Featured Articles

Intel releases tiny 3G cell modem

Intel releases tiny 3G cell modem

Intel has released a 3G cellular modem with an integrated power amplifier that fits into a 300 mm2 footprint, claiming it…

More...
Braswell 14nm Atom slips to Q2 15

Braswell 14nm Atom slips to Q2 15

It's not all rosy in the house of Intel. It seems that upcoming Atom out-of-order cores might be giving this semiconductor…

More...
TSMC 16nm wafers coming in Q1 2015

TSMC 16nm wafers coming in Q1 2015

TSMC will start producing 16nm wafers in the first quarter of 2015. Sometime in the second quarter production should ramp up…

More...
Skylake-S LGA is 35W to 95W TDP part

Skylake-S LGA is 35W to 95W TDP part

Skylake-S is the ‘tock’ of the Haswell architecture and despite being delayed from the original plan, this desktop part is scheduled…

More...
Aerocool Dead Silence reviewed

Aerocool Dead Silence reviewed

Aerocool is well known for its gamer cases with aggressive styling. However, the Dead Silence chassis offers consumers a new choice,…

More...
Frontpage Slideshow | Copyright © 2006-2010 orks, a business unit of Nuevvo Webware Ltd.
Wednesday, 18 June 2014 10:12

Swaziland cracks down on high-flying witches

Written by Nick Farrell

Using hi-tech to monitor the situation

Swaziland has launched a crackdown on high-flying witches after banning them from hovering above 150 metres. According to the Star newspaper, air traffic control will be monitoring the skies regularly for high-flying witches, it is not clear what will be used to bring them down if they are spotted.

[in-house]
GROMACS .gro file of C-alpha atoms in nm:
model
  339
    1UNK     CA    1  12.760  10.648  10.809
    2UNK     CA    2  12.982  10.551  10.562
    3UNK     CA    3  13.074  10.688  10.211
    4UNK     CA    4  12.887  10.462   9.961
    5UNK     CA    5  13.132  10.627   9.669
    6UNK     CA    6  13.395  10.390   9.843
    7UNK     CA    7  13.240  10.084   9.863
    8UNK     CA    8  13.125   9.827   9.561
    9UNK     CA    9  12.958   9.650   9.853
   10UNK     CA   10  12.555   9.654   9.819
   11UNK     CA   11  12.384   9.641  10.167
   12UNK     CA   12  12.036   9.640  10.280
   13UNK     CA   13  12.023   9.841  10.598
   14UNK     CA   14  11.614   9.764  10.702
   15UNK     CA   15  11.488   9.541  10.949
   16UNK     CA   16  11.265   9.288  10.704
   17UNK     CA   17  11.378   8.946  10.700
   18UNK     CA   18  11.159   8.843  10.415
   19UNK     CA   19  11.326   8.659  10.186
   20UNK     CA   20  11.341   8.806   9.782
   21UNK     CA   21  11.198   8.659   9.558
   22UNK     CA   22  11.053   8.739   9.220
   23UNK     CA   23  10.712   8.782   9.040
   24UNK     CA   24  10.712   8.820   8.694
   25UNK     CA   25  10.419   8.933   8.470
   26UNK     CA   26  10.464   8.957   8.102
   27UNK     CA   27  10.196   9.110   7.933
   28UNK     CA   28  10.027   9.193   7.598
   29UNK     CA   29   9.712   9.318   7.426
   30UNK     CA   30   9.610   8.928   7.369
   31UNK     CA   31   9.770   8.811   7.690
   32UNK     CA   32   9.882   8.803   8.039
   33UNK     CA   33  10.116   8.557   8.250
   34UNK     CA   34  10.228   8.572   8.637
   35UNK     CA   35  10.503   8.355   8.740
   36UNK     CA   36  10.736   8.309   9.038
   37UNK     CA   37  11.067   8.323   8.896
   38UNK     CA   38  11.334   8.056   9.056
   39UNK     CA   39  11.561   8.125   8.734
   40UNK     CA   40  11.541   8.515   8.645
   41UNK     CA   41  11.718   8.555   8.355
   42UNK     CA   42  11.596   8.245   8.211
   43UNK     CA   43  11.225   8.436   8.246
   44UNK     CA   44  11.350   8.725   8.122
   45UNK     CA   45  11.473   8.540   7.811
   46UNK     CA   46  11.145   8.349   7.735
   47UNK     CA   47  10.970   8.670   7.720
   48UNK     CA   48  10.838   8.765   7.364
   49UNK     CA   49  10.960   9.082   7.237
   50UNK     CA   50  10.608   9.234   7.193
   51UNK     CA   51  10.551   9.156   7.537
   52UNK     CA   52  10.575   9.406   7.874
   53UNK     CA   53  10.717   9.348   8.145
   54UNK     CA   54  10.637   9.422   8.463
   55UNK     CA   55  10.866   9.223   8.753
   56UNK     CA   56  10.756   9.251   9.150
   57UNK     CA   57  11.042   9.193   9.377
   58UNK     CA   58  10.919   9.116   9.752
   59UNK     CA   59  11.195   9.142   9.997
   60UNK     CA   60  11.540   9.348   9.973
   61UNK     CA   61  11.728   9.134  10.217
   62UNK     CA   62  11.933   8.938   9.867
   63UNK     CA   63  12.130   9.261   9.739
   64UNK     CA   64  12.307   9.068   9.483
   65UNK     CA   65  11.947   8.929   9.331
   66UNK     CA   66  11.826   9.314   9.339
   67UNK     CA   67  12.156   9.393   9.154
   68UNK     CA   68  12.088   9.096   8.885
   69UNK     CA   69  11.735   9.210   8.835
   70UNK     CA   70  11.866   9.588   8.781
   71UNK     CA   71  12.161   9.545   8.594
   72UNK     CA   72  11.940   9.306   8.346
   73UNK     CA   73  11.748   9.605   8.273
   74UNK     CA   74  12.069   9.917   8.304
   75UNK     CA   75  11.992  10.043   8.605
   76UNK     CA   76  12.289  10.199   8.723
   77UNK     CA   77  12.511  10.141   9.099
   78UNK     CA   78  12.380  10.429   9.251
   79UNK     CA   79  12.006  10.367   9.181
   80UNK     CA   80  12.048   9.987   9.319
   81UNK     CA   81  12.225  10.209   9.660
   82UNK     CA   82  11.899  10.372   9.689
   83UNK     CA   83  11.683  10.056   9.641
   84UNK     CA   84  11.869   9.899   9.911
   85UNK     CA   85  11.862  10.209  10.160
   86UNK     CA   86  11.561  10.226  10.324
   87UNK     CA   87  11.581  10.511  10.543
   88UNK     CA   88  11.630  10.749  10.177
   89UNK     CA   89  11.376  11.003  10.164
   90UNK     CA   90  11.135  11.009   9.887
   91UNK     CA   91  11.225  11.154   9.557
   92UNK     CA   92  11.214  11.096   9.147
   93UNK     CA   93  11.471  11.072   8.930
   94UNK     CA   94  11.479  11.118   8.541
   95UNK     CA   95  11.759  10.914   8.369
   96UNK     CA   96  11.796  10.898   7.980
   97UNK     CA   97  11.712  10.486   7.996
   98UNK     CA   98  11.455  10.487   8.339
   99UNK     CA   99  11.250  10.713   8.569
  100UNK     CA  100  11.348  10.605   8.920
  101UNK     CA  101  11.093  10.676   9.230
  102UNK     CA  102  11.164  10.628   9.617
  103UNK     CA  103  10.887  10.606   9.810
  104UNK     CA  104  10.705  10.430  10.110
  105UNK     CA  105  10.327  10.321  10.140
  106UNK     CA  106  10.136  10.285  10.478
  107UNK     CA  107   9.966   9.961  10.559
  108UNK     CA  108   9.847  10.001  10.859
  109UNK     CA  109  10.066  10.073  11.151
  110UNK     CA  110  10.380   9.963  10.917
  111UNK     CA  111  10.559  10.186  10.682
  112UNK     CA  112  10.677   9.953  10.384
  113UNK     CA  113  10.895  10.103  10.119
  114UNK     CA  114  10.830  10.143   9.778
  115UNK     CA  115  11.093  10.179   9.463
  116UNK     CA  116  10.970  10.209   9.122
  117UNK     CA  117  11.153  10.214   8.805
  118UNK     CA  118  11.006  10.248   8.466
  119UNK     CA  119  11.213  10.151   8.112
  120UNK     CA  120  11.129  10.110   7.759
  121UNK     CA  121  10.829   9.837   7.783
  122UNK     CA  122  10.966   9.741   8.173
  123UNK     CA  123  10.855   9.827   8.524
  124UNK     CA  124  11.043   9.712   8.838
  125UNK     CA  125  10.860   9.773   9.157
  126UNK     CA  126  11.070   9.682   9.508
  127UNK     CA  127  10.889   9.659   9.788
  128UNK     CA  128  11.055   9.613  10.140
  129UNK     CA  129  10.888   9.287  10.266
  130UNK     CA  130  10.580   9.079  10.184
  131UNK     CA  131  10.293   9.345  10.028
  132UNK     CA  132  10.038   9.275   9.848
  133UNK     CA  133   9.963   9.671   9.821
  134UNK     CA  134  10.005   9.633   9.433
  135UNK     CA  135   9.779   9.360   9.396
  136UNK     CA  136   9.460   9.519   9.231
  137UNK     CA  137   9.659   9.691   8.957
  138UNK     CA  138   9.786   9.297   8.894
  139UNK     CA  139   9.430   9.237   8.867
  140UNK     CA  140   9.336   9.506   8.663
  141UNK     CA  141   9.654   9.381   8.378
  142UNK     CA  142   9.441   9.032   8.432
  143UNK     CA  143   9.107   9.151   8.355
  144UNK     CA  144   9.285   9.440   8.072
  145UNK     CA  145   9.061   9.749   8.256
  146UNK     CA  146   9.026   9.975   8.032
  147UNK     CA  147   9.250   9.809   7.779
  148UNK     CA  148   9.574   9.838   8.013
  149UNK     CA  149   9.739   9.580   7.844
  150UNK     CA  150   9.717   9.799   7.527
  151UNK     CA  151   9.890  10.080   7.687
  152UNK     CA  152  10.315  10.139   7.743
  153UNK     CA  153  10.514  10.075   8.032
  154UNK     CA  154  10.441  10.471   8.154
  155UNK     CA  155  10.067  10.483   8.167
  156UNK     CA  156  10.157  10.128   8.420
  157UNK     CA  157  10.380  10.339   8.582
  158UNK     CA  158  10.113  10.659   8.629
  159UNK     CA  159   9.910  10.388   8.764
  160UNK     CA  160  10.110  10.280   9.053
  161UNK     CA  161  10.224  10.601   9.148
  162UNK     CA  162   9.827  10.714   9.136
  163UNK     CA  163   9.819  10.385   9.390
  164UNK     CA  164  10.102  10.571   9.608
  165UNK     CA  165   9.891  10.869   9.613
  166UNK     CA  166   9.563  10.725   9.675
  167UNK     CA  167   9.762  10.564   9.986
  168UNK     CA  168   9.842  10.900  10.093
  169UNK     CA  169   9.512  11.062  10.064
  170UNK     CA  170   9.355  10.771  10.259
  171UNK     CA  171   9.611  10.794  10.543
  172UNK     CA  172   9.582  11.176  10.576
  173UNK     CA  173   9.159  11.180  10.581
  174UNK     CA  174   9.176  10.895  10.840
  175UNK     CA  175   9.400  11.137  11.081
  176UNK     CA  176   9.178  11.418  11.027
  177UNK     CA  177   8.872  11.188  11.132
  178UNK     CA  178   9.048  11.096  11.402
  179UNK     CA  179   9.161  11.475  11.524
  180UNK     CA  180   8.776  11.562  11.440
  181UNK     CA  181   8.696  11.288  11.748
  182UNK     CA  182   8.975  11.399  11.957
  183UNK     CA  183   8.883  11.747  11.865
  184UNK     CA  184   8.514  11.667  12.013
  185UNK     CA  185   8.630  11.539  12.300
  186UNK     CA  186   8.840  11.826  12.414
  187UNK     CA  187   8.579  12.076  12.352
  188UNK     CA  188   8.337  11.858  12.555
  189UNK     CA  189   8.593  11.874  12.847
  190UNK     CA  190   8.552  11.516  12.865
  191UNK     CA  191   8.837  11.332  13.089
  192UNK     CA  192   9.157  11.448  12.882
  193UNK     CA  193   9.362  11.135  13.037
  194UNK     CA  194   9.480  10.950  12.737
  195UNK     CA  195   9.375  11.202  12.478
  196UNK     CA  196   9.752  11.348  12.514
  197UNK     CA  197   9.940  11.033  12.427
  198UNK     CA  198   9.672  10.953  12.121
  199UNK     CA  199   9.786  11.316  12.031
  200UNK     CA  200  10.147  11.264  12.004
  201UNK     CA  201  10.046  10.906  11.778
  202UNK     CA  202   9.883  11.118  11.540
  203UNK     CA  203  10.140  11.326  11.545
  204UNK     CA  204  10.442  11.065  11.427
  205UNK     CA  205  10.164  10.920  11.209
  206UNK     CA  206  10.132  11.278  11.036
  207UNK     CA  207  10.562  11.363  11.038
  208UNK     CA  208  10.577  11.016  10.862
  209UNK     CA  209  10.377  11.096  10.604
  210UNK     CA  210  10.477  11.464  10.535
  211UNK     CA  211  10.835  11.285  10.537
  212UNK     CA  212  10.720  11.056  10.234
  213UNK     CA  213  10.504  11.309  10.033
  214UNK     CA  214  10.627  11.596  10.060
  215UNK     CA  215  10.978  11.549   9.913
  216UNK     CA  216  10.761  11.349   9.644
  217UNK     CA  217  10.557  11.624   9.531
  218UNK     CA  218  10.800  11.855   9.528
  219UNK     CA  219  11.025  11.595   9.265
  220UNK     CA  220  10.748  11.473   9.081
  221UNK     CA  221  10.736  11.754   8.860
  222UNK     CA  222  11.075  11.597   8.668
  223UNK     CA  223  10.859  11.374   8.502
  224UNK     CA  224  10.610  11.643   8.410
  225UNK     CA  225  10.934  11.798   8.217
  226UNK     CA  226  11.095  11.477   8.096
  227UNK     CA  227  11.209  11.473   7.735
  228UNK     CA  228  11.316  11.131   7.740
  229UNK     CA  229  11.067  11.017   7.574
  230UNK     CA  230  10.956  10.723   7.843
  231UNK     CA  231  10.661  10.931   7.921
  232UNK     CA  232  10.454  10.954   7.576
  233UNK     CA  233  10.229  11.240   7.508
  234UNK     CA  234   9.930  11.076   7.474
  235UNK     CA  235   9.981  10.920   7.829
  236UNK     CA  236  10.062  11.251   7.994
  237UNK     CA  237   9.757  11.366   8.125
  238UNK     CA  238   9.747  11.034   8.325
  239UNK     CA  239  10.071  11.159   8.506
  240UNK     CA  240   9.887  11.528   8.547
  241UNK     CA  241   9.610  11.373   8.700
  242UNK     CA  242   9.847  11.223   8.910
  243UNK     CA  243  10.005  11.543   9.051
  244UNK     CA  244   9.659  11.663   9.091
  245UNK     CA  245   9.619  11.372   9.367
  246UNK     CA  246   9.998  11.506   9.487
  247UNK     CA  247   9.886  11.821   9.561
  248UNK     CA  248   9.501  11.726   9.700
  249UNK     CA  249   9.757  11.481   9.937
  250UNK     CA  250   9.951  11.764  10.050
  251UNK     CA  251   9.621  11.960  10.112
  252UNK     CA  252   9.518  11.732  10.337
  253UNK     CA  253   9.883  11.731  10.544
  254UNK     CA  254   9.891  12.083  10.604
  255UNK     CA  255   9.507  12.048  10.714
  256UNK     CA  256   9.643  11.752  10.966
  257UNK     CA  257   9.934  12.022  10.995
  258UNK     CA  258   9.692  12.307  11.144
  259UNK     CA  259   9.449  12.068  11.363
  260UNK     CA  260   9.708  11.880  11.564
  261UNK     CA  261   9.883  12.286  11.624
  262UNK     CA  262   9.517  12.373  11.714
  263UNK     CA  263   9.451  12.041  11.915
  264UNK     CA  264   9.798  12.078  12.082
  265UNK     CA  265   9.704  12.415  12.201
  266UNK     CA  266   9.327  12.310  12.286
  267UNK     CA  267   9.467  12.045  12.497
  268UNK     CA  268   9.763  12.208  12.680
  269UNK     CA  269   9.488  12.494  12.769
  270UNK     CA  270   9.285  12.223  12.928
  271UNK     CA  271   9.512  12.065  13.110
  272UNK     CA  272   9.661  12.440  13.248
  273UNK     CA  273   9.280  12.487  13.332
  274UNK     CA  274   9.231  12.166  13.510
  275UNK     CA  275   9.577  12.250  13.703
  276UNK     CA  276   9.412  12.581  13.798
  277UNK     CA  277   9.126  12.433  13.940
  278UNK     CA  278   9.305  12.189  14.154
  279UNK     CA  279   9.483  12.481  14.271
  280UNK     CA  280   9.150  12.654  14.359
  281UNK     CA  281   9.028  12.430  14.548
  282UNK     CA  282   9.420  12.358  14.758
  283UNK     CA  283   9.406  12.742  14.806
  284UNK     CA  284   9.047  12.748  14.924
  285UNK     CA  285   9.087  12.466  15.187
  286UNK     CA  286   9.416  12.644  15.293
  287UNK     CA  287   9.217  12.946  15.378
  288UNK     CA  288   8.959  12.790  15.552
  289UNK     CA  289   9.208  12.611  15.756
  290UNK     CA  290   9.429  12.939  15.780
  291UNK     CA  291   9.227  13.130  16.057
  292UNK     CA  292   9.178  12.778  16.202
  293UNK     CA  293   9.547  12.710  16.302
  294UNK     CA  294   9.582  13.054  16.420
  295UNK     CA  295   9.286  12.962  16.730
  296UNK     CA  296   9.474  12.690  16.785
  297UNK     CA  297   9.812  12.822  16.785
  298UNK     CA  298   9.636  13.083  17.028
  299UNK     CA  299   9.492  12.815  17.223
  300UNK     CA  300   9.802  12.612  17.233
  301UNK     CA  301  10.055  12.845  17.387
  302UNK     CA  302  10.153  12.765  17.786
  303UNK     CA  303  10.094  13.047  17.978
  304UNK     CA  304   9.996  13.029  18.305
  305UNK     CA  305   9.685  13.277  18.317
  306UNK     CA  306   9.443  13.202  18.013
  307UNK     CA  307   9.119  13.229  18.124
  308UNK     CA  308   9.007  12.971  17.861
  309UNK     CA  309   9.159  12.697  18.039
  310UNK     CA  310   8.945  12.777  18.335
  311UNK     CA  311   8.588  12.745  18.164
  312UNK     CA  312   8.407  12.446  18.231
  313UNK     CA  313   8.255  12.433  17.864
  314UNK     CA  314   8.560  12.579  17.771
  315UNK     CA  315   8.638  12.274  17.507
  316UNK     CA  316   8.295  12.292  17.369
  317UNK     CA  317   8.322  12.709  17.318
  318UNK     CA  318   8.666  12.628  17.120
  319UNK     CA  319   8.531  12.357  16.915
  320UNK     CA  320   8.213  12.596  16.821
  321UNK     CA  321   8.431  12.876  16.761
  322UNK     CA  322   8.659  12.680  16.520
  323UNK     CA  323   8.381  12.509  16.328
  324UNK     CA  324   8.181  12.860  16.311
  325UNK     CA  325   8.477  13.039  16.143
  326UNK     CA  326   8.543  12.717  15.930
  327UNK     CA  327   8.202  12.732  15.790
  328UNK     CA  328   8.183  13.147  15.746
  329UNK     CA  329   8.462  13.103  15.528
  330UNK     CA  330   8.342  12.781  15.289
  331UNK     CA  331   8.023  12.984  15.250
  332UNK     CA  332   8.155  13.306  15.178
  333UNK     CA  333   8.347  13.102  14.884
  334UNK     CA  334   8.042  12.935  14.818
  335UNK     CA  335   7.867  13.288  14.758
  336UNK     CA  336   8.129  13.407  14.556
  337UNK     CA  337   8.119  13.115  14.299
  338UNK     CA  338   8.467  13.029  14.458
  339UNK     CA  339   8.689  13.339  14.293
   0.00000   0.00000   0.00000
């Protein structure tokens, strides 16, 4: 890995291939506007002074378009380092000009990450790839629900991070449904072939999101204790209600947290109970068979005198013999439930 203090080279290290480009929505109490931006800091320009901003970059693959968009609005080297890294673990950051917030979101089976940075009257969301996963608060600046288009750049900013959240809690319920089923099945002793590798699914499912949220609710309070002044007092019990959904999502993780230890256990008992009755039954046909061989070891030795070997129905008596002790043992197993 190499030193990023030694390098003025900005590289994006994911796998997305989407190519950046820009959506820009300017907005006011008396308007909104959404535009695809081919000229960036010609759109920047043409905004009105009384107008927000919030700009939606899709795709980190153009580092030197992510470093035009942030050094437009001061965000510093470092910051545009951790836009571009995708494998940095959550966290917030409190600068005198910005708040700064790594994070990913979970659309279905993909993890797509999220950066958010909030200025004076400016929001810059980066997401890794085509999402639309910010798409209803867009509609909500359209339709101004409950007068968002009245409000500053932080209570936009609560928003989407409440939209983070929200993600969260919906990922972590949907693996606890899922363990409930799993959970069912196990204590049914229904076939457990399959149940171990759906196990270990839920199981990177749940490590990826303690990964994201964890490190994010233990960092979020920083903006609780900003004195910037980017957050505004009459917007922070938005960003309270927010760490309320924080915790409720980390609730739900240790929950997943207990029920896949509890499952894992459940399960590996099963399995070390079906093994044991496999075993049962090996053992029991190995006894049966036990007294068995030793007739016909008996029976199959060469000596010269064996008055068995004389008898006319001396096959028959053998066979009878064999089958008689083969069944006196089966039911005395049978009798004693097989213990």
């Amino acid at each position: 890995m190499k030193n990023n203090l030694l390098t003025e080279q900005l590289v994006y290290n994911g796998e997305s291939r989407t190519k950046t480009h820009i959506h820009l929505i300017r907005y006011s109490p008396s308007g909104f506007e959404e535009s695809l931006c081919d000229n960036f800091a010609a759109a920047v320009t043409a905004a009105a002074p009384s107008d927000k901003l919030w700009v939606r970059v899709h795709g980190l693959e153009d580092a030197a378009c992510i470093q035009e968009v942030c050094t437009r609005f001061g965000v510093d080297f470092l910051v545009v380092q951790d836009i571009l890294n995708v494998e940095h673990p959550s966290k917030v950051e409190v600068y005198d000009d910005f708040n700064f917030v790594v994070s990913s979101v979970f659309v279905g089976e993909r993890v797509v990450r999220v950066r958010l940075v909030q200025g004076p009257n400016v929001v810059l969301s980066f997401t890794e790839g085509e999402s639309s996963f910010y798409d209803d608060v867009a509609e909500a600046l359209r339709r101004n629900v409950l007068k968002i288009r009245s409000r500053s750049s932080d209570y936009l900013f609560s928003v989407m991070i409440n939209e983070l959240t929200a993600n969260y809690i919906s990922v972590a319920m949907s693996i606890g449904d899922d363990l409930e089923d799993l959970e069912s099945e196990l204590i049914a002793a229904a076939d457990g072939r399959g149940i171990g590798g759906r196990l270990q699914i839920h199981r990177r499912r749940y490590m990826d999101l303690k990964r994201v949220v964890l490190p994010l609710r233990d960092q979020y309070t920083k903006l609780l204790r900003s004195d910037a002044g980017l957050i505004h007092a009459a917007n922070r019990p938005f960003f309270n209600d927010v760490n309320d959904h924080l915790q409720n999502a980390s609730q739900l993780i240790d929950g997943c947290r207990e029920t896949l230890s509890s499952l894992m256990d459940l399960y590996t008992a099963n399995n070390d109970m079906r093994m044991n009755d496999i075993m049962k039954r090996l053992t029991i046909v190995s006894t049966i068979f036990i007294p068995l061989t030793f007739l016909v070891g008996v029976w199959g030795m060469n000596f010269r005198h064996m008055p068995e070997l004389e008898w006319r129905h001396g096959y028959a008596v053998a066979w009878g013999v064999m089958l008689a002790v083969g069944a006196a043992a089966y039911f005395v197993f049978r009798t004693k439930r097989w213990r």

Specifically the new law appears to be targeting witches. quidditch players will not be affected because they do not have to fly so high. To be fair it might also have something to do with a recent case of a a private investigator who was caught flying a helicopter equipped with a video camera to gather surveillance information. He did not use a broom but was arrested using the same laws targeting witches. 

The country’s civil aviation authorities said this week that anyone caught flying their broomstick above the height limit faces arrest and a hefty R500,000 fine.

Witchcraft is taken seriously in Swaziland where witches are not identified with the New Age cult formed in the 1940’s by a British civil servant Gerald Brosseau Gardner. The Gardner cult involves generously proportioned middle class women being worshipped as a goddess by emasculated men who like to be whipped. Swaziland seems to have a problem that people believe in witches in the same way that the Europeans did in the middle ages. They are certain that they are there and people have been killed for practicing it, but there are few actual cases where they appear to be real.

Last year a leading Swazi MP called for a hike in tax paid by witch doctors to help ease the cash-strapped country’s financial woes.

Nick Farrell

E-mail: This e-mail address is being protected from spambots. You need JavaScript enabled to view it
blog comments powered by Disqus

 

Facebook activity

Latest Commented Articles

Recent Comments